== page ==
Hummingbirds are everywhere in the backyard today, as are swallowtail butterflies, and to my chickens; delight, grasshoppers. We've been sweep-netting the grasshoppers and emptying the contents out for the "girls," who gobble them up as fast as they can. A few escape, but not many! Otherwise, things are quiet here, except for a few mule deer (I think) that are eating groundfall apples at night.

I am happy to report that the Colorado Rockies won their home game against the Los Angeles Dodgers on Saturday night. The game went on for 13 innings and ended up being really exciting. Although temps were scorching in the sun, we had excellent seats in the shade, and as the game went on, we were treated to a beautiful sunset. Final score was 7-6, and Rocky Todd Helton hit a homer (on his 38th birthday).

And I want to give a shout-out to a Colorado State Trooper who helped our Youth Group last Thursday. We had a bit of carsickness on the way down to Elitch Gardens amusement park and had to pull over on the side of interstate. Trooper Moses helped us out by offering a blanket to put down on the just-washed, wet seat, his car air freshener, and a protein bar. It's nice to know that someone will assist you when they see a situation like that, and it really made us all smile. Thanks again Trooper Moses.

Off to pick fresh raspberries.

Tuesday, August 16, 2011

When Life Gives You Lemons

Someone (who makes his living as a sous chef) once told me that there are 5 food ingredients you can't live without-- onions, garlic, salt, olive oil, and lemons. (He happens to be Greek, so that may have something to do with his choices!) I tend to agree, and I try to keep all five at hand in the kitchen. About a year ago, lemons were quite expensive, so I started to buy lemon juice in a bottle to cut costs.

Now that the price of lemons has gone down (they're usually three for a buck around here), I am purchasing them fresh, but it doesn't hurt to have bottled lemon juice in your fridge. It's great to have an acid like this for marinating meats, putting some zip in salads, and just splashing in a glass of ice water for extra vitamin C.(Did you know that in many cultures, hot lemonade is considered a medicine? In 18th century America, people used to drink beer instead of water, because water sources were often polluted. They used to give alcoholic beverages to everyone in the family, even the kids, because of the risk of disease. And hot lemon water was one of the drugs-of-choice dispensed by midwives in the 1700s to cure all kinds of health problems.)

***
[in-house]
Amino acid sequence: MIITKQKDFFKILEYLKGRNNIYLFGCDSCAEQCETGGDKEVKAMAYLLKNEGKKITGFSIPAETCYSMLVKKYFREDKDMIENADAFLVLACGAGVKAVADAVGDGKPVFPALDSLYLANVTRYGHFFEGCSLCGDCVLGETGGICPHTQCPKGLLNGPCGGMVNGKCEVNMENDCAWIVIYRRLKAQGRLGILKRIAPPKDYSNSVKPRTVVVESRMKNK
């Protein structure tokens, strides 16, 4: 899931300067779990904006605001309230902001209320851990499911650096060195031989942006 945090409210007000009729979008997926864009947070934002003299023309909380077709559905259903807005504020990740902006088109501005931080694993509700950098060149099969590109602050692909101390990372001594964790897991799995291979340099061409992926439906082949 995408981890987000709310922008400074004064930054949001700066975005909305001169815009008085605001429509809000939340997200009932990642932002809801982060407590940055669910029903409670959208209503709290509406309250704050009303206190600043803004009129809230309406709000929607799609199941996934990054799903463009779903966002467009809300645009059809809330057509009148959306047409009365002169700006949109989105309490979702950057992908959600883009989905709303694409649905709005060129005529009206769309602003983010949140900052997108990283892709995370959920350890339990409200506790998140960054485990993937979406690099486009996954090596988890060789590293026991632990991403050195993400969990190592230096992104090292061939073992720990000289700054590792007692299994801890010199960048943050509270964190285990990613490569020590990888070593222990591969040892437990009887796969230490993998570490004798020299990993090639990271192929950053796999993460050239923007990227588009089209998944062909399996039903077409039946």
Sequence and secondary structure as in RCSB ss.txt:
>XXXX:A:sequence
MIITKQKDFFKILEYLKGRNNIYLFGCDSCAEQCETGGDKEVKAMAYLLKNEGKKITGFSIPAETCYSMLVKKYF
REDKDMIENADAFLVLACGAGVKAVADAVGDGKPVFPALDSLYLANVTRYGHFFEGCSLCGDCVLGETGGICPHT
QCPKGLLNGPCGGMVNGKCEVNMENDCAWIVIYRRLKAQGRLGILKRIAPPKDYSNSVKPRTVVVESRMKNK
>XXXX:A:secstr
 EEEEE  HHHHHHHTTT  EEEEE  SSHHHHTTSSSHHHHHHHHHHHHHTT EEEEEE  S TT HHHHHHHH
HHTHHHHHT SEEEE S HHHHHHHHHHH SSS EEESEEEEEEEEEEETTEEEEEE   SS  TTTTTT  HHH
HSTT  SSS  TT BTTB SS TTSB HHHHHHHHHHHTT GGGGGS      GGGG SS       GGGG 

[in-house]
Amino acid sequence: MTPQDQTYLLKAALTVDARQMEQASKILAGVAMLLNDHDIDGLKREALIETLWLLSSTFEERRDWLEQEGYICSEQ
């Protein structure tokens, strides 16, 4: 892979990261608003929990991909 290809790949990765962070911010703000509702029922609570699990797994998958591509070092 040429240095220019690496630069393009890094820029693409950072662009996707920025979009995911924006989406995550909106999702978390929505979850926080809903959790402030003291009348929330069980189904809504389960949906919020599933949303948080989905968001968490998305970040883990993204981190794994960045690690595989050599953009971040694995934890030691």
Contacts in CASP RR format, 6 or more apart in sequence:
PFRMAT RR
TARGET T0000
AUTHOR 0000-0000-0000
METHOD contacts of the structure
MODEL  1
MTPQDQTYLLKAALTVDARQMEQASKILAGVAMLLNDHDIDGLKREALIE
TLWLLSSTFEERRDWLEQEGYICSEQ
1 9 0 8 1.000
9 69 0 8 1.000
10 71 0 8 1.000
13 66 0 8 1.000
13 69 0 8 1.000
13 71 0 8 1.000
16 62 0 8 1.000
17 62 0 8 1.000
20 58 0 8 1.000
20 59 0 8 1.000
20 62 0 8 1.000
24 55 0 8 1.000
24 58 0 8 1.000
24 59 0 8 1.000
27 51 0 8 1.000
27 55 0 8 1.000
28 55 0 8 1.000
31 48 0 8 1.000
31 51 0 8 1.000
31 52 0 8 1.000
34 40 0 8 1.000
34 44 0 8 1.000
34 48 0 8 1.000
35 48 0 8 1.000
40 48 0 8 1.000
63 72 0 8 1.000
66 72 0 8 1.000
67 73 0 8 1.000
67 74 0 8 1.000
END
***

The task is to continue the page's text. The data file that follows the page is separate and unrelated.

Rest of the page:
One of my favorite splurges, gastronomically speaking, is buying lemon curd. It comes in a jar, and is sort of a very tart lemon pudding that packs a wallop.Yes, you can make it yourself, but that involves cooking over a double boiler, something I simply have not found the patience to do. Lemon curd is so versatile! The next time you want to impress someone at a potluck, bring some lemon curd tarts with you. Here's how. Buy a pre-made pie crust (think Pillsbury Doughboy) and bake the pastry in small tart tins. (You can find these mini pie tins at garage sales or local flea markets.) When the pastry is done, dollop some lemon curd in each one and garnish with either a mint leaf or a fresh raspberry. Delicious, and good-looking too. You'll gain points for flavor AND presentation, but don't be surprised if people gobble them up so fast you're not sure you even brought them to begin with.

I could go on all day about lemons. Lemonade is the ultimate "Vitamin Water." As someone who once studied chemistry (organic), I can tell you, I read all food labels. The only difference between regular lemonade and a so-called "Vitamin Water" is a dose of Magnesium as an electrolyte. (Take a multi-vitamin with Mag and make lemonade and spend way less. Plus, there's no waste from the plastic bottle if you avoid these pre-packaged beverages.) When I go to the gym I always tote lemon water. Someone once asked me why my water looked so cloudy, and I told her that I put a teaspoon of lemon juice in each container (about 20 oz.). Now, everybody is doing it.